PLEASE NOTE: This article is not attempting to focus on the loss of life and/or the long-term and serious health effects experienced by those infected with the virus: that is a much larger issue than this article attempts to address. Those losses are heart-breaking and obviously exceed a level of gravity far above the nonprofit organizational distress and dislocation this article is highlighting.
A New World, Almost Overnight
If you are like me (and everyone I know) you are beginning to think of the world as Pre-COVID-19 and Post-COVID-19. Life is so completely altered. The wall that divides before and after is wide and high. I look at photos taken just five months ago and I'm overwhelmed with great sadness in losing the our way of life. Dinners out with friends, visiting with my family when and how we wished, traveling internationally, dressing up for parties, going to the office, not wearing black stretch pants and a t-shirt everyday because my jeans don't fit anymore...all gone for now.
And who knows when, or if, we'll ever go back to "normal?" And that question is also pressing on the minds of many nonprofit leaders with whom I speak.
MissionBox is lucky to have a group of trusted mentors and advisors, leaders from the global nonprofit community, who are dedicated to helping MissionBox provide ideas and new information to nonprofits. Lately, we've been talking about how to re-imagine the nonprofit future without fear and with the anticipation of new opportunities, without forgetting our core social-good commitments. Out-of-the-box thinking, visionary planning, shifting our mindset, embracing change: these are all terms we are laying out on the table for closer examination. Exciting but scary stuff.
Was The Past So Perfect?
Before I can look ahead, I feel that I've got to examine the past. For nonprofit organizations, it may be a real survival imperative to take a hard look at what the past was really all about. Were you a "zombie" nonprofit, almost but not quite dead? Did you have holes in your strategic planning? Were you losing staff or donors or volunteers at an alarming rate? Were you often coping with budgetary shortfalls? Were your social impact outcomes less than stellar? Maybe your answer to all these questions is "NO!" If that's so, good for you and you'll likely weather this storm of a pandemic.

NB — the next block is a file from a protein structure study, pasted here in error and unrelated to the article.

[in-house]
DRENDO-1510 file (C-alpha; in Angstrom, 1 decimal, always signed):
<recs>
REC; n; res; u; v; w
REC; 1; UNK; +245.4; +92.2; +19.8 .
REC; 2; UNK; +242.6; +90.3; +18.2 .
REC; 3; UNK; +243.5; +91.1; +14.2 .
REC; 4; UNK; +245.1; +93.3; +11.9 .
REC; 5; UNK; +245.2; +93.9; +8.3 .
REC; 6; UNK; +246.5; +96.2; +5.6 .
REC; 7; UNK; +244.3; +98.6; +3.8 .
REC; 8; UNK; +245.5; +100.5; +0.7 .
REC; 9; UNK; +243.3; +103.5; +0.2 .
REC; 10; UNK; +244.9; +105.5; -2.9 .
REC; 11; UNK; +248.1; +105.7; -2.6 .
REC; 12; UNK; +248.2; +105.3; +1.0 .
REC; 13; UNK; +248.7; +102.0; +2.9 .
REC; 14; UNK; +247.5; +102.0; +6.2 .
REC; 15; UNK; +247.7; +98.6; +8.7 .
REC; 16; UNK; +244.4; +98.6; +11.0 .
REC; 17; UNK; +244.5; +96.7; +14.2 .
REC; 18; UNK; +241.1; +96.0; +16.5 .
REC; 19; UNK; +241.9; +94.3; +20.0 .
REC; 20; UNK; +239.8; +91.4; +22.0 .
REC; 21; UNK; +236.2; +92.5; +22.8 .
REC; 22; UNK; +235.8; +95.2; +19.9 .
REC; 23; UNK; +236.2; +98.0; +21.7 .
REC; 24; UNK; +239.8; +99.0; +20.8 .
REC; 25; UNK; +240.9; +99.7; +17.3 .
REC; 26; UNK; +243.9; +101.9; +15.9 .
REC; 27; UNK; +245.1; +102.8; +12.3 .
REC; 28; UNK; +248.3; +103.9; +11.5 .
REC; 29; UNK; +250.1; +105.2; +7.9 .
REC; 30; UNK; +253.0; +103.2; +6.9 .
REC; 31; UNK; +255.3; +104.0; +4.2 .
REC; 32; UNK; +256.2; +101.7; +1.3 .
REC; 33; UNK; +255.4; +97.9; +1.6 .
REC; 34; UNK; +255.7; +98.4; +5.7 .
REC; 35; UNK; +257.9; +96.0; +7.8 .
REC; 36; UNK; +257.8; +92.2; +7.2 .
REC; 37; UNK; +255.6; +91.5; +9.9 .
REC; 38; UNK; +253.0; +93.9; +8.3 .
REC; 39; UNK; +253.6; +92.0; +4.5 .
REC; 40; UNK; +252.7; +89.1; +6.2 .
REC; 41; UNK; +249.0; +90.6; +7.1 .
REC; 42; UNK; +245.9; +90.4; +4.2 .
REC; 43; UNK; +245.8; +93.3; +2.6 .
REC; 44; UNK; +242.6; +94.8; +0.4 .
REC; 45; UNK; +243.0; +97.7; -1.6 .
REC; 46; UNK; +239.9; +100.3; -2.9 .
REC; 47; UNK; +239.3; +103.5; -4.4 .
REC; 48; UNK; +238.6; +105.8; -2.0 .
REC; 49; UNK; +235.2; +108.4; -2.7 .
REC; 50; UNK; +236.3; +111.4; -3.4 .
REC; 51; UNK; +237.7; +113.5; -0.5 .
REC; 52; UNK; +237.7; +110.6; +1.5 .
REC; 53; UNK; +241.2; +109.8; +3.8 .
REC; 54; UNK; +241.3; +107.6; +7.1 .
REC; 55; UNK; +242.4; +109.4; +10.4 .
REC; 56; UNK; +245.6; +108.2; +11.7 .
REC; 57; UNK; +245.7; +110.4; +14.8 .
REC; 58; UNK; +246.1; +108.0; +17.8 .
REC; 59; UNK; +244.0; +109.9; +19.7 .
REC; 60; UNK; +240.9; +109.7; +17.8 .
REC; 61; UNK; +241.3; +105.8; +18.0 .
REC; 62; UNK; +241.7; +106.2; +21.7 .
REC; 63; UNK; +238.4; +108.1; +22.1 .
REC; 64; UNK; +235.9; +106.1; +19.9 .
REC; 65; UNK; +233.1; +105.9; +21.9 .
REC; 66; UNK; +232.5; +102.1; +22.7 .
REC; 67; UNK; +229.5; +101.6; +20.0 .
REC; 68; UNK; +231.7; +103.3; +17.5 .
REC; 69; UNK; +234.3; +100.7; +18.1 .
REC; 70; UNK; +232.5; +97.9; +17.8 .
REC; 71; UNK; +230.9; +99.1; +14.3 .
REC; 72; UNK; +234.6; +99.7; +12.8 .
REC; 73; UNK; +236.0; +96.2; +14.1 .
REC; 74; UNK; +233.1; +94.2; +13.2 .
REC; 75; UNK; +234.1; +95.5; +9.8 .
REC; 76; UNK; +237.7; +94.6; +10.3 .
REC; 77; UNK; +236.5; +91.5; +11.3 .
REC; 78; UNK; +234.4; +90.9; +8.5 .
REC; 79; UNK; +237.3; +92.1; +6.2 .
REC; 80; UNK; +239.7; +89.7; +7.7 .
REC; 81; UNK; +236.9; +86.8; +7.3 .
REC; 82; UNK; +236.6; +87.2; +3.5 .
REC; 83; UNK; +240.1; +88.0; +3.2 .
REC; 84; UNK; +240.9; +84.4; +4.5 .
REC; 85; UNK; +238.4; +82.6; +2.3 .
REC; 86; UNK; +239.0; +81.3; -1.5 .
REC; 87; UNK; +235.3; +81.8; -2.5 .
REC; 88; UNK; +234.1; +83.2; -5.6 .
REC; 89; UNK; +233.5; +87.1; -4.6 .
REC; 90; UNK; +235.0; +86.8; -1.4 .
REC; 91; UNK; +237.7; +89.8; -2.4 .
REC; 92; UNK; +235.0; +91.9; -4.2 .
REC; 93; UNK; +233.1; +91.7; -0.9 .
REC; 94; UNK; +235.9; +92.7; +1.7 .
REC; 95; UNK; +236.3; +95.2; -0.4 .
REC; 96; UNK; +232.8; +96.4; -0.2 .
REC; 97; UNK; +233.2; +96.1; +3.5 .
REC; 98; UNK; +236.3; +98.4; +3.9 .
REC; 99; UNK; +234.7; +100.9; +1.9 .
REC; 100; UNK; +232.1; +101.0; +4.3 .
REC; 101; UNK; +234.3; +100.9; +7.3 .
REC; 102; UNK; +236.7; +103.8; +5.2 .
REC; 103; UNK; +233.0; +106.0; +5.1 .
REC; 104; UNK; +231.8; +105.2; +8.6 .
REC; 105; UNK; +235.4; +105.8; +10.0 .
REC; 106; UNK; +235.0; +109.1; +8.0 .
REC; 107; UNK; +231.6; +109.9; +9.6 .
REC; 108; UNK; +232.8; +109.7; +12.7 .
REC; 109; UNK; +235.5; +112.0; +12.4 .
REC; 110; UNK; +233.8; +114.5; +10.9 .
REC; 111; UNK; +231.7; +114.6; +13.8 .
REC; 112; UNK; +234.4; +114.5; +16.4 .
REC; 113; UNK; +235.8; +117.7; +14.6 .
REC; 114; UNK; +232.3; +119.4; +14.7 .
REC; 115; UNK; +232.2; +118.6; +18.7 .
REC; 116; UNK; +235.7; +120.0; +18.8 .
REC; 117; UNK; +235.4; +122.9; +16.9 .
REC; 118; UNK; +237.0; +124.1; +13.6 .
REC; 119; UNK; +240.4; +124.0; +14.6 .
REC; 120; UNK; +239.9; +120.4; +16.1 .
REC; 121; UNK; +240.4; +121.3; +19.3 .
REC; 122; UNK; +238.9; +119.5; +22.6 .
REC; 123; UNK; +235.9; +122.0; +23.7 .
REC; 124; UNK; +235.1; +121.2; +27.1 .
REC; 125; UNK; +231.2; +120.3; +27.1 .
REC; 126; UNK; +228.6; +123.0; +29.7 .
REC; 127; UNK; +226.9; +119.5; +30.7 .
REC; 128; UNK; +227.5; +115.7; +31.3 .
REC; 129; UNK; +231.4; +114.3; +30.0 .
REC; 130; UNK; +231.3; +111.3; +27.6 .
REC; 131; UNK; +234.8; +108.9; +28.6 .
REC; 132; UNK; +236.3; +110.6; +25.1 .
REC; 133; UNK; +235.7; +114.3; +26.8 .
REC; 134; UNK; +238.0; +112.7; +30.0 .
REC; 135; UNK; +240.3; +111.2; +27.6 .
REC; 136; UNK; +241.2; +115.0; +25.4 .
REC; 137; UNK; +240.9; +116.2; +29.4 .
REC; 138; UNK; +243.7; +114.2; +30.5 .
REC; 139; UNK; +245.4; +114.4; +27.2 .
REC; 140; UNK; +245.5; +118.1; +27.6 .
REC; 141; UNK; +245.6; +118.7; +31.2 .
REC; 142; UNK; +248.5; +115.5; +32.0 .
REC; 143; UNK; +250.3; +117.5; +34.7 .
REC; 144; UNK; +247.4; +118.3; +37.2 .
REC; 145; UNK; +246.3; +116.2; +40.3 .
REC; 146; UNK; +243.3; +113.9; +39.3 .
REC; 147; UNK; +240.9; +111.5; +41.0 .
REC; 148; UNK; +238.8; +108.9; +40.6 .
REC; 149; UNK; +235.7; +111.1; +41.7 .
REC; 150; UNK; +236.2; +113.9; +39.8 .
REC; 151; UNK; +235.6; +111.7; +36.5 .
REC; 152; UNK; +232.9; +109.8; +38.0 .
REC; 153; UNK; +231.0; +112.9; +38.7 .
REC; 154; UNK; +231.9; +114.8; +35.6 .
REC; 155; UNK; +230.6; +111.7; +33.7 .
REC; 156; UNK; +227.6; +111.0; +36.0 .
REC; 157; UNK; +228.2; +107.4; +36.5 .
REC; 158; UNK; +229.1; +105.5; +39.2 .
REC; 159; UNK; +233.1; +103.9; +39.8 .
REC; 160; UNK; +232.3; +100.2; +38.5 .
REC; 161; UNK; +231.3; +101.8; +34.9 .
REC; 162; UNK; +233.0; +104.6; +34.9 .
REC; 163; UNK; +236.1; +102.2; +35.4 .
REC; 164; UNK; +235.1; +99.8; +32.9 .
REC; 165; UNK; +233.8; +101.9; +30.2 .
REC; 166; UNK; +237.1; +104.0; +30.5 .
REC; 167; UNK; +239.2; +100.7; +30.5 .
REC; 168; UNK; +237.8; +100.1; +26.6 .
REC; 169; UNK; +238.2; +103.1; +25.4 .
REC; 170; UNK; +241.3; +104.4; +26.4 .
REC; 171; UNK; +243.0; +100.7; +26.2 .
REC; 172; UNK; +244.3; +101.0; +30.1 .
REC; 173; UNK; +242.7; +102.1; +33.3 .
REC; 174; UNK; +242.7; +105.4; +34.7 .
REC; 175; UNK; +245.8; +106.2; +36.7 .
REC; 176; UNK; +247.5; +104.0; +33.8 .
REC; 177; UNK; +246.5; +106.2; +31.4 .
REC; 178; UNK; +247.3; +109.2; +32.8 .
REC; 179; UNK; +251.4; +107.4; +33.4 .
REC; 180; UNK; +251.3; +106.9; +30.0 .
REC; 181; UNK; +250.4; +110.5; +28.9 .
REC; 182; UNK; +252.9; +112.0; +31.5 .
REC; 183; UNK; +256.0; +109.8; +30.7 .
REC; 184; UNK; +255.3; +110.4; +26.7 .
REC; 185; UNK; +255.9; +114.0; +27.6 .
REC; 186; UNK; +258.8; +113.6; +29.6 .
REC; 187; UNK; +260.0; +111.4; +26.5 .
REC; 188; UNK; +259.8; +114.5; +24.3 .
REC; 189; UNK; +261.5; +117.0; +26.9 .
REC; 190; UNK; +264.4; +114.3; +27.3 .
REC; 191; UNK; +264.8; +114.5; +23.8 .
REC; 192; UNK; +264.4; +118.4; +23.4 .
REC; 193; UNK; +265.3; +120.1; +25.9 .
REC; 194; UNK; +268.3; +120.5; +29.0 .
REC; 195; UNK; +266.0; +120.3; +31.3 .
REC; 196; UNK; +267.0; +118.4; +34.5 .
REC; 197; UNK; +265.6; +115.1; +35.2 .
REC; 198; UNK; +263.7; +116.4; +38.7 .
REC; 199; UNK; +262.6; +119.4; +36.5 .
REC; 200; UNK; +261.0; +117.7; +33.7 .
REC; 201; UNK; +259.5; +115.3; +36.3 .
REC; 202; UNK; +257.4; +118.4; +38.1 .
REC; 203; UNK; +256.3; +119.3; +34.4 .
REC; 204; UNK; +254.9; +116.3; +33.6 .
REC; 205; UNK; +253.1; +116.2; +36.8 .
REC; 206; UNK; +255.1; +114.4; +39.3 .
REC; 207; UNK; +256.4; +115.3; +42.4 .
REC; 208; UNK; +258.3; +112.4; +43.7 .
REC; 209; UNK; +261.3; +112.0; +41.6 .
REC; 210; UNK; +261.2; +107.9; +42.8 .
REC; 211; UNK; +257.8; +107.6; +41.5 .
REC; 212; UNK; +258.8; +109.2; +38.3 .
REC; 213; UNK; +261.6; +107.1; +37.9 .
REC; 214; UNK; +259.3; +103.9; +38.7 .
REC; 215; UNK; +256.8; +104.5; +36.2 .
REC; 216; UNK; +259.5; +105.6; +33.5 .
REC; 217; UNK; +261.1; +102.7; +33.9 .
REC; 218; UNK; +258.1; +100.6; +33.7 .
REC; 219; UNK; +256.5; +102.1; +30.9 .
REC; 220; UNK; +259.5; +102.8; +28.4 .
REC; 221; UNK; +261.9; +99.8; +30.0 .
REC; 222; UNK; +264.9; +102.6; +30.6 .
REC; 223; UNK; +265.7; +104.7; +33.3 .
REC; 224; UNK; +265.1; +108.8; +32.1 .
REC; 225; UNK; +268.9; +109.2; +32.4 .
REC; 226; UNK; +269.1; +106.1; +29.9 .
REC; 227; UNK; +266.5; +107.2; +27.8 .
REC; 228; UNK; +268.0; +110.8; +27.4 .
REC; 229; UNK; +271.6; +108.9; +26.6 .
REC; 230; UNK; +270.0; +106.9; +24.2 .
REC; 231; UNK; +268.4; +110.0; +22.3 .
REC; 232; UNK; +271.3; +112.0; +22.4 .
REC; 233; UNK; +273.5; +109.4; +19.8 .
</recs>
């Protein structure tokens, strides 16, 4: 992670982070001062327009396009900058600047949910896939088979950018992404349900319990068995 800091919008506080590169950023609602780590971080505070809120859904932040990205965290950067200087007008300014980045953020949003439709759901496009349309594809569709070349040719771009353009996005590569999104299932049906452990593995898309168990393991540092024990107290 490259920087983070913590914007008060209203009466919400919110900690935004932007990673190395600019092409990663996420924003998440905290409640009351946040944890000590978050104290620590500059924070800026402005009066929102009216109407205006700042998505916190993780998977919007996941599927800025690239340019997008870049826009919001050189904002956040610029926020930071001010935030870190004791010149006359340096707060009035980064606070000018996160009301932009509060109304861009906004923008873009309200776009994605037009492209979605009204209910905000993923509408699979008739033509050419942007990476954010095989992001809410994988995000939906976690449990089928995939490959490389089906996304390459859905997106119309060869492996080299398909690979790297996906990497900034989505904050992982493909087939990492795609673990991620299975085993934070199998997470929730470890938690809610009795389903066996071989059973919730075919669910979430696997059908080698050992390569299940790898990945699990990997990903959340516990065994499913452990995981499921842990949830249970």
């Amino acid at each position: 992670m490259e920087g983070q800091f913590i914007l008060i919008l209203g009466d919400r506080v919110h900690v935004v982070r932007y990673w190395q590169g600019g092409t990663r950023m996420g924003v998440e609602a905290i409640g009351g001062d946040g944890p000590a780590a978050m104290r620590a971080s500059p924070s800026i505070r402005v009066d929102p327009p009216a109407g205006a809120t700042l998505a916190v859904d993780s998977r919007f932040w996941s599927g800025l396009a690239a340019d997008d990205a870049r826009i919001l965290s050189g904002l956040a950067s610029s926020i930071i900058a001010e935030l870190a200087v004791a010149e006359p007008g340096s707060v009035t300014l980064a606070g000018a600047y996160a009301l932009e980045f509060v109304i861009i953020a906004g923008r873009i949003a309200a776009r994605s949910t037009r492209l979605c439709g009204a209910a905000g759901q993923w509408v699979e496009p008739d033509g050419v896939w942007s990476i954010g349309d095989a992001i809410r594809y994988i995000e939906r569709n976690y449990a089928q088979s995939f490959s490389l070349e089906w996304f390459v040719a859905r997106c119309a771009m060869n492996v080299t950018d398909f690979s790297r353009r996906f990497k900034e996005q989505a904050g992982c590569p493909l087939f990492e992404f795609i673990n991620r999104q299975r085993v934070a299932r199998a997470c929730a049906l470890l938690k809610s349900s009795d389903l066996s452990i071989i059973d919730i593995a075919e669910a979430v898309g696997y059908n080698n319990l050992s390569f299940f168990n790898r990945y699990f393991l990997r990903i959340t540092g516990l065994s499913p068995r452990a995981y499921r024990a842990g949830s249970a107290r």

However, pre-COVID-19 research by the National Center on Charitable Statistics reveals that approximately 30% of nonprofits fail to exist after 10 years, and according to Forbes, over half of all nonprofits that are chartered are destined to fail or stall within a few years due to leadership issues, inconsistent financial stability, lack of flexibility or the lack of a strategic plan (among other things). These nonprofits are likely to see their demise accelerated by the chaos that the COVID-19 pandemic can sow, unless they are willing to think "out of their box" and make some changes.
Grieve the "Good Old Days" at Your Nonprofit, Accept What Is and Move On
Most of our nonprofit organization's operations, staffing. financial well-being, even where and how we communicate will likely be in some ways forever changed. And many nonprofit leaders are suffering from the anxiety and stress of scrambling to find the best way forward.